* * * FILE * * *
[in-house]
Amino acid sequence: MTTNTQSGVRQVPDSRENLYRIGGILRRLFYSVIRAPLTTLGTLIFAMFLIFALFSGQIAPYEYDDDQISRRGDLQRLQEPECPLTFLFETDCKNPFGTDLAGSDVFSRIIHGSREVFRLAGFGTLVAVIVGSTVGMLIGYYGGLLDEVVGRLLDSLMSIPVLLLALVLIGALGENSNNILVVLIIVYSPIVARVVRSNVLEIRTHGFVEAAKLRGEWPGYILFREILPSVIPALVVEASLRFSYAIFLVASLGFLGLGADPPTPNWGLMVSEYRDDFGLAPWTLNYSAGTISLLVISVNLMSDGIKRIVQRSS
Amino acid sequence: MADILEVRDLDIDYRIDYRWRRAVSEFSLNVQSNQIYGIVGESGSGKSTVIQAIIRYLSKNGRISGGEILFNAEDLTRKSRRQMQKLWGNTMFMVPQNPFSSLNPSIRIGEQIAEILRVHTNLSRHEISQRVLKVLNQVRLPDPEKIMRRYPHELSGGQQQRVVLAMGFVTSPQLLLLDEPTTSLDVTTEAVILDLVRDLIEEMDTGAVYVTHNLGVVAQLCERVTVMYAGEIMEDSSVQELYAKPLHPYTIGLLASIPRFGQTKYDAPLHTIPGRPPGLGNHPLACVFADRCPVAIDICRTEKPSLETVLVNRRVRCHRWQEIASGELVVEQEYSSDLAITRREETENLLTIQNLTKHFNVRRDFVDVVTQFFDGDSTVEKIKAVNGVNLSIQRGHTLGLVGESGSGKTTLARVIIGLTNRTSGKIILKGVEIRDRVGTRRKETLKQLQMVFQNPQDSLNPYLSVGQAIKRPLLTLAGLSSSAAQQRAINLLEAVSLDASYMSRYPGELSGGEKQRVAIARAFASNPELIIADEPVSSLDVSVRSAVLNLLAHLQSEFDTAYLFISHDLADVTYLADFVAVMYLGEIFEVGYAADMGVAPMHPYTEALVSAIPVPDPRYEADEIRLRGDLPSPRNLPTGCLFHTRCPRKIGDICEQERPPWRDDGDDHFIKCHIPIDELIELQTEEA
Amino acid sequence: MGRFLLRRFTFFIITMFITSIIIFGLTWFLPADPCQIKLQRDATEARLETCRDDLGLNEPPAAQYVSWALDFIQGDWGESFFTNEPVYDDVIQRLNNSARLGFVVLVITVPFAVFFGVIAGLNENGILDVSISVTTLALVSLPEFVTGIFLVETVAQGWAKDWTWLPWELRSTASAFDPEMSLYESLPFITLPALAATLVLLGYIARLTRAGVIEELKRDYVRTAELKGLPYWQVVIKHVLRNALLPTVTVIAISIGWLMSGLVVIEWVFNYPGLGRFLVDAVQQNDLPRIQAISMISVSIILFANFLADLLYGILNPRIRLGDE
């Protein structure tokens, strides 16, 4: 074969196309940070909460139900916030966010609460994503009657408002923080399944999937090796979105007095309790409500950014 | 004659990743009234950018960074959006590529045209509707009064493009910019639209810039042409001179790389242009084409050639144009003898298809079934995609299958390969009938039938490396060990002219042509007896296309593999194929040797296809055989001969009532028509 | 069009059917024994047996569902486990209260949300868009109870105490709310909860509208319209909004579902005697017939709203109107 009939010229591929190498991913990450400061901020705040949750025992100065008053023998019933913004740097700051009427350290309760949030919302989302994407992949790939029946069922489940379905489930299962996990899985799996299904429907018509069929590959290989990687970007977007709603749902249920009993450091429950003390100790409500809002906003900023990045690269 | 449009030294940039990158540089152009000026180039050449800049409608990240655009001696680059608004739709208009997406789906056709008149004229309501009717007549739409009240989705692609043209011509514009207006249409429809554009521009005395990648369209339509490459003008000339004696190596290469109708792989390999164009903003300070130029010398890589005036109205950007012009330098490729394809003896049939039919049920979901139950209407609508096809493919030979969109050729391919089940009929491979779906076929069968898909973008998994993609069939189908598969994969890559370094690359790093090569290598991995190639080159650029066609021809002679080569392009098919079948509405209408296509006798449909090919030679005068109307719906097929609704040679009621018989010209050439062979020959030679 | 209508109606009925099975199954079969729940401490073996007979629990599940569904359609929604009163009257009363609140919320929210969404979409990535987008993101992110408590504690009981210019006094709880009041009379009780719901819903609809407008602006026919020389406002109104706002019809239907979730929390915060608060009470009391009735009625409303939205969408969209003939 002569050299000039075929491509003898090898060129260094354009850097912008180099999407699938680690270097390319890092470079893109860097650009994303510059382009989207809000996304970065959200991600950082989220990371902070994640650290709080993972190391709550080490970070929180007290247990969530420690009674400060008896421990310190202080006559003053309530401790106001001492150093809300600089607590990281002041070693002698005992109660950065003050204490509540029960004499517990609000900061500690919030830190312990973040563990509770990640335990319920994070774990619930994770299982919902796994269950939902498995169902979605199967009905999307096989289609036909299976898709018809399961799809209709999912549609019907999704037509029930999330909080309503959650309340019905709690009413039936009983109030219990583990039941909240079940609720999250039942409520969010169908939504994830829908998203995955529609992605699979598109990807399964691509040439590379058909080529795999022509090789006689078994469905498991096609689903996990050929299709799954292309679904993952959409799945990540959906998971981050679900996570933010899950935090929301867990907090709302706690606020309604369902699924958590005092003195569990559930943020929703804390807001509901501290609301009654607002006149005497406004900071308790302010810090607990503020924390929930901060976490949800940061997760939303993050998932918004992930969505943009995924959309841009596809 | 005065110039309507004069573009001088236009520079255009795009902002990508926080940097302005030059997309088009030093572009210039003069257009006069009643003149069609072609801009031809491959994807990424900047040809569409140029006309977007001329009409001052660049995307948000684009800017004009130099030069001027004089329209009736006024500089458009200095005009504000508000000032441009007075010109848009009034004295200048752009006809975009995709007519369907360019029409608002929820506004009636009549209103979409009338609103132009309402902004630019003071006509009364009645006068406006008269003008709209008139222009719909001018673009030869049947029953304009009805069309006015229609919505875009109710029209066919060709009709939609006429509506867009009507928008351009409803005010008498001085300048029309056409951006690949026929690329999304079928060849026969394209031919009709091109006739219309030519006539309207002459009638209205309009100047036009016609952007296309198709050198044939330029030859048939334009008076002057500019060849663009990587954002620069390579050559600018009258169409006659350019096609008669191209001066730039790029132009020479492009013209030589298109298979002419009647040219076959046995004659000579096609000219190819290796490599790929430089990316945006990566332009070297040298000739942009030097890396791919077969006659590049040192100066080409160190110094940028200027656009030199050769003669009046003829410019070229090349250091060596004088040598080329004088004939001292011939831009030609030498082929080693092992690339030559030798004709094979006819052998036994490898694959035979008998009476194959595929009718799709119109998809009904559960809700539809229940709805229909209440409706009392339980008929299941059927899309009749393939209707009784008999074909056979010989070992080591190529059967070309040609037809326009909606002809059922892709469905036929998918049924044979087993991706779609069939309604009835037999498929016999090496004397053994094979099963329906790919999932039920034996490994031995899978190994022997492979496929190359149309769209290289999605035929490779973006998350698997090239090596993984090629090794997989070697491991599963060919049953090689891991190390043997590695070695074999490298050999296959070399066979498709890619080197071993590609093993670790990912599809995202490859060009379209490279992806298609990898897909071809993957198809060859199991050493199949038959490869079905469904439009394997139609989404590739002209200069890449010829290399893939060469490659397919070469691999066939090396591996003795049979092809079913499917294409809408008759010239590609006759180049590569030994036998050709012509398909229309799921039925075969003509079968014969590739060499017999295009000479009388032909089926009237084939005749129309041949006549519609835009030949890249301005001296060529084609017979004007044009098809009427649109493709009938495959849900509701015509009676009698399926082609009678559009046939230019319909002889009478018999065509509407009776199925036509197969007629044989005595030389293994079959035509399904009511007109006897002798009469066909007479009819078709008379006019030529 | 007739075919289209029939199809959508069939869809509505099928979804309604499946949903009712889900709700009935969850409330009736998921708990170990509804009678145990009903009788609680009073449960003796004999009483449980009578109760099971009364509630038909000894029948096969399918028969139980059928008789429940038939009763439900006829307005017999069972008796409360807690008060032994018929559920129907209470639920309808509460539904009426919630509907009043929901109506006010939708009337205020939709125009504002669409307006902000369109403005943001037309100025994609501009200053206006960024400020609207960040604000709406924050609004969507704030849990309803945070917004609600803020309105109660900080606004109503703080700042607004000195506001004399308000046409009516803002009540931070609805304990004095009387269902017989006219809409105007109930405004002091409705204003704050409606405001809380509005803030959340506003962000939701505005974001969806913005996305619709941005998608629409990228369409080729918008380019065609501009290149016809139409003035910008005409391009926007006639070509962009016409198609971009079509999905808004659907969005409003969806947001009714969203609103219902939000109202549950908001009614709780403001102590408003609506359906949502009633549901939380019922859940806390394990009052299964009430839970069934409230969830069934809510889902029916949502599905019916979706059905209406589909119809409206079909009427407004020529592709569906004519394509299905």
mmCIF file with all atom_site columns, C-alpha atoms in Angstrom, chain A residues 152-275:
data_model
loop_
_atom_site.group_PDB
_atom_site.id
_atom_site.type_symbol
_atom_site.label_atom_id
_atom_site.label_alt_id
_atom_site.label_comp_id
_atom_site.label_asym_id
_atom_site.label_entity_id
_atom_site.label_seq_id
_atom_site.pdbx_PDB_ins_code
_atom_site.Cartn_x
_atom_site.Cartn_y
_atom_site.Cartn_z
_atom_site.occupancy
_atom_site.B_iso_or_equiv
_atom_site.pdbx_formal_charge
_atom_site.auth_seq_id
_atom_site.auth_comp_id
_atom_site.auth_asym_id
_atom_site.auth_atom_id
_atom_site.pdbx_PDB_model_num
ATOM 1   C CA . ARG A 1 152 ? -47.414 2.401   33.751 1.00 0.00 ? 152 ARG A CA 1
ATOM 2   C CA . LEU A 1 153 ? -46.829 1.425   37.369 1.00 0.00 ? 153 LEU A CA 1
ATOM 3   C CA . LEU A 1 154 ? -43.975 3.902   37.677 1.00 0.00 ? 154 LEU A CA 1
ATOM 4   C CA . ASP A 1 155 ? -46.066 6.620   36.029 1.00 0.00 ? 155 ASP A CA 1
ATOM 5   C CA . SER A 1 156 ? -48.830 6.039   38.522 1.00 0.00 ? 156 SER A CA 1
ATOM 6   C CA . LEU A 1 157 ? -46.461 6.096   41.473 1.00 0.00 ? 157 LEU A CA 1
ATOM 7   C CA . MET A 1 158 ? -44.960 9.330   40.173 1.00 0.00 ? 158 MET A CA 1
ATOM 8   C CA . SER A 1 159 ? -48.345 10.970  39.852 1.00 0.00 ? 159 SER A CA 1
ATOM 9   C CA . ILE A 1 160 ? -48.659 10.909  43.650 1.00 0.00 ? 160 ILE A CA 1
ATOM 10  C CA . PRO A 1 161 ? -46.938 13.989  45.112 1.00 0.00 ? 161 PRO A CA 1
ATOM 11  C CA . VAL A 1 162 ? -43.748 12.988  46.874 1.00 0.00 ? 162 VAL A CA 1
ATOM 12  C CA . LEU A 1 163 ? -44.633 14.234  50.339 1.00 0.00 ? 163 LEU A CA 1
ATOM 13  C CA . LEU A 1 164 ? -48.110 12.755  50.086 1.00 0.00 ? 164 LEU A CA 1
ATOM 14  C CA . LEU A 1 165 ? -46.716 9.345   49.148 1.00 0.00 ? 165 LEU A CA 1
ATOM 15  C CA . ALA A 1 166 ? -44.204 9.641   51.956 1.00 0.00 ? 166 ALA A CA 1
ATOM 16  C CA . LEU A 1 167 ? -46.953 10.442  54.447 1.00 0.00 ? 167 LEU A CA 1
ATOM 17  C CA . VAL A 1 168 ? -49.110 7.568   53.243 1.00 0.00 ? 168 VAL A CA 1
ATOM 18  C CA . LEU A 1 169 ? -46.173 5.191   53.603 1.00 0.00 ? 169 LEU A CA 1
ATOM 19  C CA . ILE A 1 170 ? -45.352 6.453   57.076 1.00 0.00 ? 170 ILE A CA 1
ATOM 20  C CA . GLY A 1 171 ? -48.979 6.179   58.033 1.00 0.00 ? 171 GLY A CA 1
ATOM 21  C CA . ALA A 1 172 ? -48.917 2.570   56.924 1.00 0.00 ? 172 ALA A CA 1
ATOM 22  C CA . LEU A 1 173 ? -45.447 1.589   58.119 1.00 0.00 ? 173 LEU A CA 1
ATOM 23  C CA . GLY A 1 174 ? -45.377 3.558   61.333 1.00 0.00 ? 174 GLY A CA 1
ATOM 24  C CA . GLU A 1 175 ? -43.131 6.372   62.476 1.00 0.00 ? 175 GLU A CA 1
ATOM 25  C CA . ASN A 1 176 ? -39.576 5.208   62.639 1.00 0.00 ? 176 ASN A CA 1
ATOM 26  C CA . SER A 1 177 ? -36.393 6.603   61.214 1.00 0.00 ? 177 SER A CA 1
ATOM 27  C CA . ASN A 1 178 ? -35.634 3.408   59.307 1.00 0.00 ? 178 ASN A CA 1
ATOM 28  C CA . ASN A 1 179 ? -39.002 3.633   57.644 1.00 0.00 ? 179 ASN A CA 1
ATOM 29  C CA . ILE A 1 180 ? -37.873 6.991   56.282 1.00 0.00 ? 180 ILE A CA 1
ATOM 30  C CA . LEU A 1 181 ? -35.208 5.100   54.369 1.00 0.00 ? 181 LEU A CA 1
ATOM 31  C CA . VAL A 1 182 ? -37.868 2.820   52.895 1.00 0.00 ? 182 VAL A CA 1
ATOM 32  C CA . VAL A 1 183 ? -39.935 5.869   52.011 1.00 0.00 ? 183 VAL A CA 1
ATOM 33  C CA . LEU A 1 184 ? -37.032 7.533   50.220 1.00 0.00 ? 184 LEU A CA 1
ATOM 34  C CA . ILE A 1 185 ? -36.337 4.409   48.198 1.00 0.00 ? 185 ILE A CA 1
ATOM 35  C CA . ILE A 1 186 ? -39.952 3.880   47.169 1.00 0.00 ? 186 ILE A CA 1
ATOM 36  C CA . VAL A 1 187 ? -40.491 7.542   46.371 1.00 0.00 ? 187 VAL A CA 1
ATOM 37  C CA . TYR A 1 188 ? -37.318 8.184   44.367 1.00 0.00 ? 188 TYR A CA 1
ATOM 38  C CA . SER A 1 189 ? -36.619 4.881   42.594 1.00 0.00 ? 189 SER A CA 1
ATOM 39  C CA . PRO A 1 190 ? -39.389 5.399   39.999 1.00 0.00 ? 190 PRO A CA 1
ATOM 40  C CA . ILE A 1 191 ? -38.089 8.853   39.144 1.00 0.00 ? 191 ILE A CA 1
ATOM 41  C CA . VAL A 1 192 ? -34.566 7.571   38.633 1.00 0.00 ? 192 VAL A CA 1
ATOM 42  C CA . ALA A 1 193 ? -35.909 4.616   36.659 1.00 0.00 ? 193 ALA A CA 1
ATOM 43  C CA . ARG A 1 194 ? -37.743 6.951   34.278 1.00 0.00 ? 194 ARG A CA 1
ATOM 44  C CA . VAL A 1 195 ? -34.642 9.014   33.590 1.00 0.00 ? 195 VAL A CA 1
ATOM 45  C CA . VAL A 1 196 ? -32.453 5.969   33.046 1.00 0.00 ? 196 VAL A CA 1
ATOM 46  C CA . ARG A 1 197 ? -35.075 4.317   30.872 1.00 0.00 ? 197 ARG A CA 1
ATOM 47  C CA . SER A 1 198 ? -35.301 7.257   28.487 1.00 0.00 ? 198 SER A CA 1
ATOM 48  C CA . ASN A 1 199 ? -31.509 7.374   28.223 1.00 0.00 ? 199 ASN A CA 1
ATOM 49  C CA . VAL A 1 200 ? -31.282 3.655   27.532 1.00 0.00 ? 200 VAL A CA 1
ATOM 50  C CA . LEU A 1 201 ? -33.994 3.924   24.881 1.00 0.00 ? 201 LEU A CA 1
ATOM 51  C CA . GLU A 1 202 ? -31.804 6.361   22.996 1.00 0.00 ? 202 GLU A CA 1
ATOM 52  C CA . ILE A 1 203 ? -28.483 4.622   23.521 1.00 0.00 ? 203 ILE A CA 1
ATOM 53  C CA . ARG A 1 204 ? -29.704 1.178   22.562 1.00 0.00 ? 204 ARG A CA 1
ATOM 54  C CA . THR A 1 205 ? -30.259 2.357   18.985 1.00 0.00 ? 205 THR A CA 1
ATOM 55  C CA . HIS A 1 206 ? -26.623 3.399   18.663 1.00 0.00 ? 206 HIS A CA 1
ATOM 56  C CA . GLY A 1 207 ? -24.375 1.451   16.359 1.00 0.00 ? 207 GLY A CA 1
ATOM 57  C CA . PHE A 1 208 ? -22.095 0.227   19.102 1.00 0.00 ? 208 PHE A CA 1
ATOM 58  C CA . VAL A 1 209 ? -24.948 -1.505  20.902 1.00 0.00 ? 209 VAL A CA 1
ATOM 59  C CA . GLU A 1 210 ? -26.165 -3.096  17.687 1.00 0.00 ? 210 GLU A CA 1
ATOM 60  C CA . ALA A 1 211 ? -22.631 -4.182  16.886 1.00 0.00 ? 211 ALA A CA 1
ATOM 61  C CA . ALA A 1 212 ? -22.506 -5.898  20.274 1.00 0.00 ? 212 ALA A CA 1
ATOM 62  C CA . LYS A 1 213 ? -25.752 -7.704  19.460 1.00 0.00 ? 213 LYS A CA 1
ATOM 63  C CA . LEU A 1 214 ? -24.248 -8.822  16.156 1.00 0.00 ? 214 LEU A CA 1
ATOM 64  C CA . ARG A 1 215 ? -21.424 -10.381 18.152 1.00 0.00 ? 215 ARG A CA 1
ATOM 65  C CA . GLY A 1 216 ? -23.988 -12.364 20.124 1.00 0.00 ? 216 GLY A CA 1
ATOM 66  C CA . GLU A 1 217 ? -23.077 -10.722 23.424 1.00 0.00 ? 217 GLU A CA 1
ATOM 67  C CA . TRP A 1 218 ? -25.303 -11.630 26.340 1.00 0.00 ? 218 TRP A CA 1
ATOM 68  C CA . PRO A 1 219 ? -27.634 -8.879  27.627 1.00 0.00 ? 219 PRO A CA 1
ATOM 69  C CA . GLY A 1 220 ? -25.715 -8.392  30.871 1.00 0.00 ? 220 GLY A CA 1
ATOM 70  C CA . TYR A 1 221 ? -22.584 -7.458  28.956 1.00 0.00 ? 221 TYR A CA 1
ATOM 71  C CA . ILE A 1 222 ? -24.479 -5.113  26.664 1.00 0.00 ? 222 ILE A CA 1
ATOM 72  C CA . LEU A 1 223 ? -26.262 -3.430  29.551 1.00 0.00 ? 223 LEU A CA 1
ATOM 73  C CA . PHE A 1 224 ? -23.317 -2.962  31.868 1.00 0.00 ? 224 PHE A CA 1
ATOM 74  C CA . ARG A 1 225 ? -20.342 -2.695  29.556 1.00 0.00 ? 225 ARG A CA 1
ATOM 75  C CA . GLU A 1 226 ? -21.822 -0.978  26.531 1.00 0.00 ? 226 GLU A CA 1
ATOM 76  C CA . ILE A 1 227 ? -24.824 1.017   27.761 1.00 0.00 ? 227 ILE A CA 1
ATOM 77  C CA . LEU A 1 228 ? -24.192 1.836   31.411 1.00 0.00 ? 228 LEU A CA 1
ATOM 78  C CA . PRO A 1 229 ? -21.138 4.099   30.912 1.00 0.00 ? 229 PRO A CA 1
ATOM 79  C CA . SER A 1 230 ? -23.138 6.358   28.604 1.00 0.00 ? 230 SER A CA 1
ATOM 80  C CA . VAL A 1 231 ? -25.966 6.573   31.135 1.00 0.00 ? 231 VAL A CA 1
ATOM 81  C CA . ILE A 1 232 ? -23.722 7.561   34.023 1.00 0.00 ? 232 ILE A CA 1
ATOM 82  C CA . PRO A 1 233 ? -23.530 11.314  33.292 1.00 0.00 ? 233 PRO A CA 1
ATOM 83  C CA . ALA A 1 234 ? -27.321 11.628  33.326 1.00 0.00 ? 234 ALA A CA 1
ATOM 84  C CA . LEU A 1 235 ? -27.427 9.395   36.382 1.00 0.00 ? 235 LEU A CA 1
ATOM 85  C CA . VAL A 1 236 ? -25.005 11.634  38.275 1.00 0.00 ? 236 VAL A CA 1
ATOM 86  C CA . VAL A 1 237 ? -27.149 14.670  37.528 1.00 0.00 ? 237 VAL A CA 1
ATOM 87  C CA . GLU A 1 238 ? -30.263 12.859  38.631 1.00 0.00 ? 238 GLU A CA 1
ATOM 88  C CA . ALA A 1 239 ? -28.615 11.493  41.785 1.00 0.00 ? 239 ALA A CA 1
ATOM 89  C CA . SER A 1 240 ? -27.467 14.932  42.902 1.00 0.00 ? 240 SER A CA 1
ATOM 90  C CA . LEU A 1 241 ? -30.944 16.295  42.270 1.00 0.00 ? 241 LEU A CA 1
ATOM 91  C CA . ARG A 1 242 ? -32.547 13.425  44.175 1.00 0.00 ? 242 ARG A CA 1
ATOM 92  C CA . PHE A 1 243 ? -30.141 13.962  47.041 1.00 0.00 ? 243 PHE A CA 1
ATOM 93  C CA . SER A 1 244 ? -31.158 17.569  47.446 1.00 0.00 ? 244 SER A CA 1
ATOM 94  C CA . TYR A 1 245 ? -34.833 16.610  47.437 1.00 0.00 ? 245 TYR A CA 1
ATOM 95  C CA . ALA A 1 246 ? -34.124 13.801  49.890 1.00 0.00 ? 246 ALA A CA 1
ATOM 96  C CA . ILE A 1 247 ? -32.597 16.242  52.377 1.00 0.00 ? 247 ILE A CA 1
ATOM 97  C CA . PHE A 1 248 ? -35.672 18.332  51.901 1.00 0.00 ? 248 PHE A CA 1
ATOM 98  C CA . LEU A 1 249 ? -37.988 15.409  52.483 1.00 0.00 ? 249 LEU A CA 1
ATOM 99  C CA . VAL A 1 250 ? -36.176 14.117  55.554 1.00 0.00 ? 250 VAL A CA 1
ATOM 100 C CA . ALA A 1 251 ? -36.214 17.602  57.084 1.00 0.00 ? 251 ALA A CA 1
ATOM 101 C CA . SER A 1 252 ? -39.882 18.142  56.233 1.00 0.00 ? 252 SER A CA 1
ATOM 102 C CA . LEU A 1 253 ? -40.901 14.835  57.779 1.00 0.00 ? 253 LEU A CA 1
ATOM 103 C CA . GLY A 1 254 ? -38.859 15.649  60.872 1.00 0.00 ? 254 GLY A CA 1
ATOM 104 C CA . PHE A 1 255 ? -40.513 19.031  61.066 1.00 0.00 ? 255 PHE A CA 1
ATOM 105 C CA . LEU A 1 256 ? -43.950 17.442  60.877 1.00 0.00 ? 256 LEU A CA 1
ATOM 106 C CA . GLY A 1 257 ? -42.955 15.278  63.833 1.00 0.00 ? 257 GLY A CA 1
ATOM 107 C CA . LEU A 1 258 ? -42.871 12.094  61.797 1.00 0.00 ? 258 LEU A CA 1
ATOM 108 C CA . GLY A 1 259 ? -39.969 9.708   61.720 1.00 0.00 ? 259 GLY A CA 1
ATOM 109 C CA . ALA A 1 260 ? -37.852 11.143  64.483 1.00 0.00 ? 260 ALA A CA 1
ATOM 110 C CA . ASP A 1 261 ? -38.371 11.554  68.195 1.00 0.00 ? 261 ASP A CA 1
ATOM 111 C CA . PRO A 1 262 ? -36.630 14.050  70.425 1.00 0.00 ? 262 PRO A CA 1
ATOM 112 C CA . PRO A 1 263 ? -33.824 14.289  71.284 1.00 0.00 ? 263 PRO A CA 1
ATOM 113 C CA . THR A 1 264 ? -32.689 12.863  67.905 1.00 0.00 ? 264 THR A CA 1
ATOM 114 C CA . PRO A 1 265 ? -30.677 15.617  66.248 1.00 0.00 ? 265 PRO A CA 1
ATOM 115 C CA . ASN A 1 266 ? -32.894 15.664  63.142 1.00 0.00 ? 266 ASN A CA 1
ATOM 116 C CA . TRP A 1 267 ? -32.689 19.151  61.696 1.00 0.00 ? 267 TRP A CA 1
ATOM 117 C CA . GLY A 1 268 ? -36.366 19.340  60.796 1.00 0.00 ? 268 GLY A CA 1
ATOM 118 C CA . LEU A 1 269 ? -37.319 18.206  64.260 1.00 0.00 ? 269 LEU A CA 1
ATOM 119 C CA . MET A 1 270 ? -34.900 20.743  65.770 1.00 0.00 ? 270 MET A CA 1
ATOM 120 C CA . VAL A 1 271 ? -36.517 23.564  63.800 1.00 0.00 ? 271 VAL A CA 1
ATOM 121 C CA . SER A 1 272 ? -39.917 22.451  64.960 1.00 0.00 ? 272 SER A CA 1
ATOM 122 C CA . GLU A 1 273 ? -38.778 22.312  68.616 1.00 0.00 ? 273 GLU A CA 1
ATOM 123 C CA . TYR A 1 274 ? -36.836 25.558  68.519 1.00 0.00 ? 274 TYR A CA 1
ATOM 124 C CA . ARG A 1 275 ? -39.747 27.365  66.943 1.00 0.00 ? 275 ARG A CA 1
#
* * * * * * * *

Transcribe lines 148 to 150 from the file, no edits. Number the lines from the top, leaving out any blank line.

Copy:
ATOM 119 C CA . MET A 1 270 ? -34.900 20.743  65.770 1.00 0.00 ? 270 MET A CA 1
ATOM 120 C CA . VAL A 1 271 ? -36.517 23.564  63.800 1.00 0.00 ? 271 VAL A CA 1
ATOM 121 C CA . SER A 1 272 ? -39.917 22.451  64.960 1.00 0.00 ? 272 SER A CA 1